President of Tanzania (1964–85). Known as ‘Mwalimu’ (teacher) by Tanzanians, he is regarded as the father of the nation.
Born in Butiama near Lake Victoria, the son of Chief Nyerere Burito of the Zanaki tribe, Nyerere was educated at a government school before attending Makerere University College (1943–45), where he received a diploma in education. Beginning teaching at a mission school in Tabora (1946–49), he spent a period at Edinburgh University, before returning in 1953 to teach at St Francis College near Dar es Salaam.
Nyerere's political career began in 1954, when he founded the Tanganyika African National Union (TANU). Campaigning for the nationalist movement, he addressed the Trusteeship Council of the United Nations in 1955 and the Committee of the United Nations General Assembly in 1956. In 1957 he was nominated as the TANU member for Tanganyika in the legislative council but resigned in protest at its lack of progress. He was re-elected in 1958 as the Eastern Province member. In 1960, he was appointed chief minister, becoming prime minister in 1961 and president of the Tanganyika Republic in 1962. In 1964 he became president of Tanzania, announcing the introduction of a one-party system of government. Subsequently he was re-elected at regular intervals with a substantial majority on each occasion. He finally resigned as president in 1985, by which time Tanzania was one of the most politically stable nations in Africa (with one of the highest literacy rates); he stepped down as party chairman in 1990. The author of several publications on Ujamaa socialism, which contends that Tanzanian economic development should be based on self-help and self-reliance, he has also translated several Shakespeare plays into Swahili.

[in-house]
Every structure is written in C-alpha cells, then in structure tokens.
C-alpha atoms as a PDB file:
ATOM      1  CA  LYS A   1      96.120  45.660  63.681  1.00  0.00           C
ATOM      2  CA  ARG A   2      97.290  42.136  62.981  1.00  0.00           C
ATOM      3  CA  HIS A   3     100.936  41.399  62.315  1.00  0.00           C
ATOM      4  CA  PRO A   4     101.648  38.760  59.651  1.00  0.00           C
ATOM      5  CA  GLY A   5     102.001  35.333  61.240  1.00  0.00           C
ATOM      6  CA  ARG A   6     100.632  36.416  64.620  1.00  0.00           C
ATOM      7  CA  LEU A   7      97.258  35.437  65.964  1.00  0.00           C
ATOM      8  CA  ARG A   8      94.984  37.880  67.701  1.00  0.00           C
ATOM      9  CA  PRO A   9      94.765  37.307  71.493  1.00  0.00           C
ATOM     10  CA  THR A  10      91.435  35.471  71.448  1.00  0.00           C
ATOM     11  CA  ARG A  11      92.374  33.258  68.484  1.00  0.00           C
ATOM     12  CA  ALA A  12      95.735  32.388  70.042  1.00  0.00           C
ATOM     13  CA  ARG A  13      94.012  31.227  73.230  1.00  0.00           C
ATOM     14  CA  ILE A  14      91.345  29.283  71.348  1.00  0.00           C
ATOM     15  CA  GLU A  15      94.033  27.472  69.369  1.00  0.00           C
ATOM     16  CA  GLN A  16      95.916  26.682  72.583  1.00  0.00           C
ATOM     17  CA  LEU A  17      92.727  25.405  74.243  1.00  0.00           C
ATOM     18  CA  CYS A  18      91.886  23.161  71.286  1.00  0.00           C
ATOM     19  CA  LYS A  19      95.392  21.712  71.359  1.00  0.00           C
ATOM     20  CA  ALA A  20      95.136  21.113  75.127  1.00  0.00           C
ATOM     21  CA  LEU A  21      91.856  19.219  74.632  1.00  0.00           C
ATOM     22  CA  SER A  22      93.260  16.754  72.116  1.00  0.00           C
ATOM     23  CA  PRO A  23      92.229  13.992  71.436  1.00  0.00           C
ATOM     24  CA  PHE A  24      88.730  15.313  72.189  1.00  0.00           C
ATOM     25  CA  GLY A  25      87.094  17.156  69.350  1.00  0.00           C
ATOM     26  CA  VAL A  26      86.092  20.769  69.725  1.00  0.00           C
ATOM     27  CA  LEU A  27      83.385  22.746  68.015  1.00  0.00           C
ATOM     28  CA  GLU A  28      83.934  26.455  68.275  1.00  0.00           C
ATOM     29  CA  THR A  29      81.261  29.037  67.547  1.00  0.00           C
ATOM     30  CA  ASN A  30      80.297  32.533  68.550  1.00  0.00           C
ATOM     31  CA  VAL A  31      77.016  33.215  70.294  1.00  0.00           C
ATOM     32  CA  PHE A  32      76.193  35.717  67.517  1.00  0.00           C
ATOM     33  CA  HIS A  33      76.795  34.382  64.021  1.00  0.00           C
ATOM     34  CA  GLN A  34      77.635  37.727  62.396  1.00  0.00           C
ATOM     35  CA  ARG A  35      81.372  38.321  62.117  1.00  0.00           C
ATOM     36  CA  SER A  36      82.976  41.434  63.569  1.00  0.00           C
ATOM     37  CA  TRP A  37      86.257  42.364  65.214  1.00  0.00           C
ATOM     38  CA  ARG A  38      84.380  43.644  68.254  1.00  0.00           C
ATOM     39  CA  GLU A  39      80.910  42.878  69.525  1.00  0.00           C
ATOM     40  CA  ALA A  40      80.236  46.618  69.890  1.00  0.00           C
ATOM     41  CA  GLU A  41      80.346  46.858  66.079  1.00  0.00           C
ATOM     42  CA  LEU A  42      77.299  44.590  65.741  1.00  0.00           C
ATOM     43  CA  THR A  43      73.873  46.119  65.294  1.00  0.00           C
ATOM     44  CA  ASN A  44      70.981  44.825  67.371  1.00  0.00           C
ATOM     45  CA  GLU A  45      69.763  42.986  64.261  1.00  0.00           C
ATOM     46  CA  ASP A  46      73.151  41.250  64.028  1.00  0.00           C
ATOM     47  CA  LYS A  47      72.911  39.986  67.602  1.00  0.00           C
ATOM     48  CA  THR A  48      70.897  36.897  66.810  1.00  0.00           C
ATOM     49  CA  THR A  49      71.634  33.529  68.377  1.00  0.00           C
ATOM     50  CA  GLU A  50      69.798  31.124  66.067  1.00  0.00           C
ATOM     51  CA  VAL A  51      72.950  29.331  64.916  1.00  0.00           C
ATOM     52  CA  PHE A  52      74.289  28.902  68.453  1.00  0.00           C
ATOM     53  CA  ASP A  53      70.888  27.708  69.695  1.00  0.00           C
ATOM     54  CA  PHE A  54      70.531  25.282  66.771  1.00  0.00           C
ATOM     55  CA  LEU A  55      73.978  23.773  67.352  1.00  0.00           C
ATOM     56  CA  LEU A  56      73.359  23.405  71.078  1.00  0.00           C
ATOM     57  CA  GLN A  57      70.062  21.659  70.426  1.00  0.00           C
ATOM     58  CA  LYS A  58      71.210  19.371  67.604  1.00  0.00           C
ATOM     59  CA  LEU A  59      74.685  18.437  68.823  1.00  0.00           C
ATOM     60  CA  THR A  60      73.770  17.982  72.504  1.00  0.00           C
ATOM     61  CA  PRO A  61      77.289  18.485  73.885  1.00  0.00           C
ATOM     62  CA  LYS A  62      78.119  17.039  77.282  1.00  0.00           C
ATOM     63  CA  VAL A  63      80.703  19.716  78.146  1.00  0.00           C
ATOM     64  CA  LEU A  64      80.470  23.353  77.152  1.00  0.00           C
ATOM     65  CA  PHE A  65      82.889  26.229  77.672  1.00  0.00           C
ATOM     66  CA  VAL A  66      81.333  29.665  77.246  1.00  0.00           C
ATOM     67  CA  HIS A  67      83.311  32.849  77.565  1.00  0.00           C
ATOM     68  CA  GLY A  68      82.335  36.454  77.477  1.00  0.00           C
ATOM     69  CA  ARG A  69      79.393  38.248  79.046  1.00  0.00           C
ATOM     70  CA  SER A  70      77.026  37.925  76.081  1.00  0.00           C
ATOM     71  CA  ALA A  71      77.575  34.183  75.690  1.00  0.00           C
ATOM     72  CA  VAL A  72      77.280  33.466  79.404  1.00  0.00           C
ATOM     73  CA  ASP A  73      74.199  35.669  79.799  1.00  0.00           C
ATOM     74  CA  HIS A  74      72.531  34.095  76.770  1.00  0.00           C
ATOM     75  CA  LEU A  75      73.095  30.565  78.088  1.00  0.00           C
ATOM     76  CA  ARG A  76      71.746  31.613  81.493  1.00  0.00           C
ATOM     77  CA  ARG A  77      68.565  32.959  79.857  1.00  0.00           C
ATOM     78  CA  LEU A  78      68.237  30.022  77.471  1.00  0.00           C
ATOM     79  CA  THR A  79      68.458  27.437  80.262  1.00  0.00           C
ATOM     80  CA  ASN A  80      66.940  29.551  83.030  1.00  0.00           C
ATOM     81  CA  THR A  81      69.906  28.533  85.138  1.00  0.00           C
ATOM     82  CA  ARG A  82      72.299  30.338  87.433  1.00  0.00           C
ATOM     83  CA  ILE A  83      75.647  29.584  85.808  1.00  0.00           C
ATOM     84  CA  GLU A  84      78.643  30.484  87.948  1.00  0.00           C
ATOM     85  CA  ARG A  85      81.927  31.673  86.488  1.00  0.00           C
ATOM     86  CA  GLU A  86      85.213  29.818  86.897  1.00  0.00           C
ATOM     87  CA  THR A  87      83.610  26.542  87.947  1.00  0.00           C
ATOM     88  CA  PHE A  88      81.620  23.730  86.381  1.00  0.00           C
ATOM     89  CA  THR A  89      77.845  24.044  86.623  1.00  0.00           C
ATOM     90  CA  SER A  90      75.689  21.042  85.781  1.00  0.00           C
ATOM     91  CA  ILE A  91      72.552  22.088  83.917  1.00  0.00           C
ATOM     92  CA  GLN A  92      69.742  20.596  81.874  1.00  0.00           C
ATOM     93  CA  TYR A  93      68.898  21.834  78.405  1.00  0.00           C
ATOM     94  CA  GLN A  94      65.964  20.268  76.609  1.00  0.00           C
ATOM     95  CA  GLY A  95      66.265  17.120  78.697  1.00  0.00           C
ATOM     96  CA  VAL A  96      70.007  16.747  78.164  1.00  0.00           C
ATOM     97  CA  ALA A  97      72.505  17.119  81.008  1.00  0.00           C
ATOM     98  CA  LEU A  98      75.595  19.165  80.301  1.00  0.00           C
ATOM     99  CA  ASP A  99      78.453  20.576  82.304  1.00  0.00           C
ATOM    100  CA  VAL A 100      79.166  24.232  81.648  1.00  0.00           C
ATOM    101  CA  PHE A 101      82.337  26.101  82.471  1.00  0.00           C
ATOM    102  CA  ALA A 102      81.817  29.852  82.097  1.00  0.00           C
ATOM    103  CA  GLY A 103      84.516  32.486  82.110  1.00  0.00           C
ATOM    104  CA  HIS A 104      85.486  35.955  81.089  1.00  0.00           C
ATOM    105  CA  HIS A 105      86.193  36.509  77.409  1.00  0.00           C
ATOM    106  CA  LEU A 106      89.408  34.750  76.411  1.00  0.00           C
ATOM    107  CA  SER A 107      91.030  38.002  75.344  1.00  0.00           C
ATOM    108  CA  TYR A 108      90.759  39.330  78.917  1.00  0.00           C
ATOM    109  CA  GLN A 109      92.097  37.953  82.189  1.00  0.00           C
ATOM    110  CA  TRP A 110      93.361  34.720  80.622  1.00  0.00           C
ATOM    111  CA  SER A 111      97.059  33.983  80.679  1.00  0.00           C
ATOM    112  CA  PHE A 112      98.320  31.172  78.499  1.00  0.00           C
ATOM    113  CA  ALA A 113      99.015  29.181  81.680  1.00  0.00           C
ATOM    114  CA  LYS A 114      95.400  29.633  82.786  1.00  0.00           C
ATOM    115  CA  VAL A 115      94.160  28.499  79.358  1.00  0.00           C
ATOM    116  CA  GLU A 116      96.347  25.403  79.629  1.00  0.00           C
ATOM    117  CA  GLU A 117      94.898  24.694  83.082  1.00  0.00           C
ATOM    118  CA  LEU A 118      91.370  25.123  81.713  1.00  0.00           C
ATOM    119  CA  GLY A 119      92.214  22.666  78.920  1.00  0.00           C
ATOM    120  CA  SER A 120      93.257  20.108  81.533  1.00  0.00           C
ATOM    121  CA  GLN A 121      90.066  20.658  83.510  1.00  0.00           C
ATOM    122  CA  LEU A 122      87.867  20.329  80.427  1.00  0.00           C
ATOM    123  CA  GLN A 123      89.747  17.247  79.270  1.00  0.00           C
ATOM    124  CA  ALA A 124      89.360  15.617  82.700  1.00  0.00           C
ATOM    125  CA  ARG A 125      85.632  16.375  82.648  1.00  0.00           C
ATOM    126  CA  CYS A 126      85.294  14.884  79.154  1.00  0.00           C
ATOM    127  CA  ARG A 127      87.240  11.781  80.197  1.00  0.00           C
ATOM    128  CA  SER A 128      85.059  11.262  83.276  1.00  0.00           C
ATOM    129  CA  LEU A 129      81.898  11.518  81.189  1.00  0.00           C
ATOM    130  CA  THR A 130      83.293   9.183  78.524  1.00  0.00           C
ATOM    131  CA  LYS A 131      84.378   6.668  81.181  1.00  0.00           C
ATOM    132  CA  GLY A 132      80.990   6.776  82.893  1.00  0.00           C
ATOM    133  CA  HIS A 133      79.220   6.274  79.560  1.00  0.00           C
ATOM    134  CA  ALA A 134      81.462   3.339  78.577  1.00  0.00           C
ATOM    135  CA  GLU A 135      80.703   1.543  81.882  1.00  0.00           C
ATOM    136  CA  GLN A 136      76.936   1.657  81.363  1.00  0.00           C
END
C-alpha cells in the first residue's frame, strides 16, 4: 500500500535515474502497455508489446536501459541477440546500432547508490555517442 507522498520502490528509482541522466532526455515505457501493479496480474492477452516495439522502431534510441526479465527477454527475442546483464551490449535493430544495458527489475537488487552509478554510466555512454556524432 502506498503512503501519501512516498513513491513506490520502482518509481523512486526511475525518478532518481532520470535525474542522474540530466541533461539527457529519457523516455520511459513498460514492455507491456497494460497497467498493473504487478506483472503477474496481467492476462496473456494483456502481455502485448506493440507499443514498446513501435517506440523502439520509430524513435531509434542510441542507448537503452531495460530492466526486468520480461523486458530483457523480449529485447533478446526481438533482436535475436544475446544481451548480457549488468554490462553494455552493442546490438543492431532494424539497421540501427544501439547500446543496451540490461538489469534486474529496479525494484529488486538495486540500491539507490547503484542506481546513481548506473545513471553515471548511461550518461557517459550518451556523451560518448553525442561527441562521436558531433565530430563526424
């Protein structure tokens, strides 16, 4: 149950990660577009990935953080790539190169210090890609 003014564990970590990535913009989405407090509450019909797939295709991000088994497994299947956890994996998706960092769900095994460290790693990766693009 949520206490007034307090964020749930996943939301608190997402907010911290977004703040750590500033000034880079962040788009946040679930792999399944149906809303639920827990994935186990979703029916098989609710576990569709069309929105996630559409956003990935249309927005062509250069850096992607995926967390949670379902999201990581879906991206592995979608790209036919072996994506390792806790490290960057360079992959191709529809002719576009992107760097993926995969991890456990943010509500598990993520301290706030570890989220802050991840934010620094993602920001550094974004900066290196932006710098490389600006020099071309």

Subjects: African Studies — Contemporary History (Post 1945).